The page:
The Battle

1 September 1650

The armies arrive outside Dunbar on 1 September from the direction of Haddington. Cromwell’s forces draw up for battle facing towards the south, probably parallel with the modern A1 motorway. But Leslie does not intend to face him today, and instead draws his army onto the dominating summit of Doon Hill. Cromwell accordingly shifts his lines , using the steep ravine of the Brox Burn to protect his front whilst keeping the town and harbour secure to his rear. When the wind dies down sufficiently, Cromwell’s rain-soaked soldiers encamp to the eastern or south-eastern side of the town.

2 September 1650

After an uncomfortable night on the hilltop, the Scots move some of their strength onto the lower slopes north of Doon Hill. This provides a degree of shelter from the elements and allows them to fully control the road from Dunbar to England. Cromwell is now trapped. The English picket east of the Brox Burn is driven in by Scots lancers, and as the poor weather continues the main body of Leslie’s army completes the descent from the hill. Cromwell and his commanders observe the Scots motions from their headquarters at Broxmouth House, and weigh up their options.

In the evening a council of war agrees to attempt a break-out by attacking the Scottish flank the following morning. Under cover of the darkness and the rain, the English army redeploys into a massed column along the road, with a further brigade moving north towards the seaward ford. Okey’s Dragoons are posted along the Brox Burn to screen the movements.

Despite the weather, the Scots stay alert long into the night. Not until the early hours of the morning is the army stood down, with the men obliged to find what little rest and shelter they can in the open ground. David Leslie heads to bed at Spott House, on the extreme left of his lines.

3 September 1650

Between 4-5am the English completes its redeployments and pushes cavalry across the fords between Broxmouth and Brands Mill, sweeping away the unsuspecting Scottish pickets and clearing the way for the general assault.

The attack is spearheaded by the heavy horse, who cross the burn and dress their lines before advancing towards their unsuspecting adversaries. Leslie has however massed his own cavalry on his right, and despite their initial surprise the Scots horse rally and hold their ground. This huge cavalry battle involves around 9,000 horses and riders (equivalent to the whole population of Dunbar today). Eventually, Cromwell’s disciplined troopers drive the Scots back and secure command of the coastal flank.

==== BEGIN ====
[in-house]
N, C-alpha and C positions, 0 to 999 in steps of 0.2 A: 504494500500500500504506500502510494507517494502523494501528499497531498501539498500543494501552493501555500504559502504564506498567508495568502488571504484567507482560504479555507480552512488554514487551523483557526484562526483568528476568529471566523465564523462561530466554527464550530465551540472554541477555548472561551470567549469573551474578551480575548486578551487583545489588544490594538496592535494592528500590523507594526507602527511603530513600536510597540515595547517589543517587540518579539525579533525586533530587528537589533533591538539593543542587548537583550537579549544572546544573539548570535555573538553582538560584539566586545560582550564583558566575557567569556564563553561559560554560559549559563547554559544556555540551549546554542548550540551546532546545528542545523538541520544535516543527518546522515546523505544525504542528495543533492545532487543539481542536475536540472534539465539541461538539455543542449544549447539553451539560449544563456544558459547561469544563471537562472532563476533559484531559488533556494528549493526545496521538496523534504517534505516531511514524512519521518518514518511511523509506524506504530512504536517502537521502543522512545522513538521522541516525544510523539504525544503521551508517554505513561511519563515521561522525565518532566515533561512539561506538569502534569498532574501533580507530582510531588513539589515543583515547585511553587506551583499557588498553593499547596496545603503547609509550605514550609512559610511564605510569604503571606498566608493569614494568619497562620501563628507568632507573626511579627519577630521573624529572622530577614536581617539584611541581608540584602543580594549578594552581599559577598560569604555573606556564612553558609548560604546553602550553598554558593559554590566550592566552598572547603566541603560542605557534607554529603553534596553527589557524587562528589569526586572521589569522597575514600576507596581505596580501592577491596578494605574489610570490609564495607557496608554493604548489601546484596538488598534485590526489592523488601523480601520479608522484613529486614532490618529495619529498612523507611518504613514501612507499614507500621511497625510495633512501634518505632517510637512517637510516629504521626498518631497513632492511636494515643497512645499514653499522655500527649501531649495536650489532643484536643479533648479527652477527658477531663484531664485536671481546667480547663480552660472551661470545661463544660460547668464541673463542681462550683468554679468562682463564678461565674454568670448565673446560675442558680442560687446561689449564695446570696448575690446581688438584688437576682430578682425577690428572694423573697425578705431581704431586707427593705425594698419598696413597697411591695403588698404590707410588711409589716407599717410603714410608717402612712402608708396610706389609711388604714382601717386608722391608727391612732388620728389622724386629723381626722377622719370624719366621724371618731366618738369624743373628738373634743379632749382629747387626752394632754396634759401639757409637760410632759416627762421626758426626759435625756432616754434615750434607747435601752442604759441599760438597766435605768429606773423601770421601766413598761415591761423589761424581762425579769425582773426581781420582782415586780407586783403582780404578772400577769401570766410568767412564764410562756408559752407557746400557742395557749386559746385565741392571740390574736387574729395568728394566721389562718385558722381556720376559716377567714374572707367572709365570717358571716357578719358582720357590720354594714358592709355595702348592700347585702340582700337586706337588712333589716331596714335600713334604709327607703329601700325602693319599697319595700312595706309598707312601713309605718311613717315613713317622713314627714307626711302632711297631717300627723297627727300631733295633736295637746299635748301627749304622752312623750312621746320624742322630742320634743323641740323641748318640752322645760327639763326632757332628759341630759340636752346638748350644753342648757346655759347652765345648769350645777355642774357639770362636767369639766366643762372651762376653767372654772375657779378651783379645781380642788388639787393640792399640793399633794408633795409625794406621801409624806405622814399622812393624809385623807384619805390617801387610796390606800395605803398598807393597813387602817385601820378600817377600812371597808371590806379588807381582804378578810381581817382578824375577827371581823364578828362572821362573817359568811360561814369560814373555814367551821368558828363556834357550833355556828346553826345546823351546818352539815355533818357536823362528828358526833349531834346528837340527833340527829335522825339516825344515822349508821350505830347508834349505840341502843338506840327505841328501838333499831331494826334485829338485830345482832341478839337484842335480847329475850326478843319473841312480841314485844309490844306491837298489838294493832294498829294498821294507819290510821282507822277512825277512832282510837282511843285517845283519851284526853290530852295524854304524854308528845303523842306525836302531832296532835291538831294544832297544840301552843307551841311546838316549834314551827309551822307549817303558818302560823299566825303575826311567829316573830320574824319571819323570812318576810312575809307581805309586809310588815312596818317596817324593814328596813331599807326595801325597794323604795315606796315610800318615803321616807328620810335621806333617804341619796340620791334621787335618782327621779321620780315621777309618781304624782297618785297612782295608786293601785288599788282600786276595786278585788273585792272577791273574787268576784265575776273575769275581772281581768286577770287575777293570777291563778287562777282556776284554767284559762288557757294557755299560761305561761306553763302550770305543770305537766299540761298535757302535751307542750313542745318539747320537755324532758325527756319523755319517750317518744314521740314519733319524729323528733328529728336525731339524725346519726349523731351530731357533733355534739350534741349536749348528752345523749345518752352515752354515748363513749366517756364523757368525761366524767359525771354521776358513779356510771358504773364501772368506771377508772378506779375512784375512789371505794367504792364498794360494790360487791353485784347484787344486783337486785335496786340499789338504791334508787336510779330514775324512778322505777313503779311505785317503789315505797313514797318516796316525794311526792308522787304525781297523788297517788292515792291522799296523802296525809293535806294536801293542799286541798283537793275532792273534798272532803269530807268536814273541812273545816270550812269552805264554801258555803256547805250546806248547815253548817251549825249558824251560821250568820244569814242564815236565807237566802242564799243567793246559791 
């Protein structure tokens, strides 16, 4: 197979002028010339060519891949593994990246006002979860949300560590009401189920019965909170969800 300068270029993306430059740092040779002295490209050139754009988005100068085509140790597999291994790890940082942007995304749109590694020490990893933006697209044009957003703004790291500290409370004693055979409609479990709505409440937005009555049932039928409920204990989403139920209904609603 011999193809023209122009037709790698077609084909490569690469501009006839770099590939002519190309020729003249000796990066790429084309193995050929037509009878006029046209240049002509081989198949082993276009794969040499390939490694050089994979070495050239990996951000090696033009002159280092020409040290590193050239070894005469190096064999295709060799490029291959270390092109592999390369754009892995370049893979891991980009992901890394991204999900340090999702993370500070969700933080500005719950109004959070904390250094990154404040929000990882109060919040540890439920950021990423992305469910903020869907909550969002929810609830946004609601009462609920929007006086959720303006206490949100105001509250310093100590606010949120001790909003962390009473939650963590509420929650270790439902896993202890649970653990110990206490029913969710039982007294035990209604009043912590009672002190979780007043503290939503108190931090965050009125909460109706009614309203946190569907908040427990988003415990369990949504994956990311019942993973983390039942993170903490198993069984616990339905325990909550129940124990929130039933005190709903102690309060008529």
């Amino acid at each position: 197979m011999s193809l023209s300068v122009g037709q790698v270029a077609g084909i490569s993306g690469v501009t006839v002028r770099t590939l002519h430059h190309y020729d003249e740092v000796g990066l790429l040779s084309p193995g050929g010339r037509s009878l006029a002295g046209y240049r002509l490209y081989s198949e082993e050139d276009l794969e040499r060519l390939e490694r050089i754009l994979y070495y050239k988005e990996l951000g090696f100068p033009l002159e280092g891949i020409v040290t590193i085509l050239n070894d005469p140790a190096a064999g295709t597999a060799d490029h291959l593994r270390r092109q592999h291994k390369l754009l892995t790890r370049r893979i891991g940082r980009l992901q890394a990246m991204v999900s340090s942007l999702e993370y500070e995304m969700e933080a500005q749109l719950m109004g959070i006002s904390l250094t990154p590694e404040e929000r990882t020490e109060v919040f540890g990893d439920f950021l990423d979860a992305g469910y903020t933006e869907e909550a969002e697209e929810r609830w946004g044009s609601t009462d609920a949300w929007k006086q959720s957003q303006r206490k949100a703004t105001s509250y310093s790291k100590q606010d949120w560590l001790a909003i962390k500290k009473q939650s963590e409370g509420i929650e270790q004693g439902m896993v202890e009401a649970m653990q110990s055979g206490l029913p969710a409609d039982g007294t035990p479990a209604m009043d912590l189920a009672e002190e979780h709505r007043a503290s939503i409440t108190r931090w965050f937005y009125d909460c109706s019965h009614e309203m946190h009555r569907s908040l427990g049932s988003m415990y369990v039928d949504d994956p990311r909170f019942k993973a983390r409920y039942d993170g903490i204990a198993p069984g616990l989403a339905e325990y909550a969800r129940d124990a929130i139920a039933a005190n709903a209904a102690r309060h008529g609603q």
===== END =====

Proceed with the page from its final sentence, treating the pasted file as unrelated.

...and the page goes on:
Meanwhile, Monck’s infantry brigade has crossed the burn and charged Lumsden’s unprepared foot levies. The Scottish infantry flank is quickly shattered, but Campbell of Lawers’ Brigade is able to form its battalia and counter-attack. Monck’s men are pushed back away, but are reinforced by Pride’s Brigade and the Scots are in their turn driven back him the slope towards Little Pinkerton. At this point, Cromwell’s triumphant cavalry appear on their flank: with no Scots horsemen left to oppose them, the Ironsides are able to sweep down on the Scottish infantry and break their resistance.

Further along the Scottish line, the infantry regiments are too far apart too offer proper support to their fragmenting flank, and unable to re-deploy in the ground between Doon Hill and the Brox Burn ravine. Bombarded by English artillery from across the ravine and seeing their comrades routing towards them, the Scots centre disintegrates as the sun rises. Cromwell’s cavalry dominate the field, preventing the Scots from rallying or reforming, and large numbers begin to surrender. Those fleeing are cut down mercilessly, and the shattered remnants pursued 8 miles towards Haddington.

Plan showing Cromwell’s attack on 3 September (the Scots brigades in white and the English in black).

David Leslie was in Spott House when Cromwell’s attack began, 1.5 miles away. By the time he was in the saddle his flank had probably already collapsed. He seems to have played little role in the battle, unable to affect the course of events as his army disintegrated. He escaped west towards Edinburgh.

Cromwell himself claims that 3,000 Scots were lain on the field, and only 50 Englishmen. His figures may be exaggerated, and do not include the English wounded. It was, nonetheless, a total disaster for the Scots. The field army which had defied Cromwell and protected Edinburgh for six weeks had effectively ceased to exist. It had taken about an hour.

The video summary below (prepared by Durham University) provides an impression of the battle imagined from the perspective of a Scottish soldier:

A number of re-enactments of the Battle of Dunbar have been held since the 1970s, the most recent being in 2016 and 2019. The video below shows some of the highlights from 2019, include the recreation of the skirmish at the “poor house”.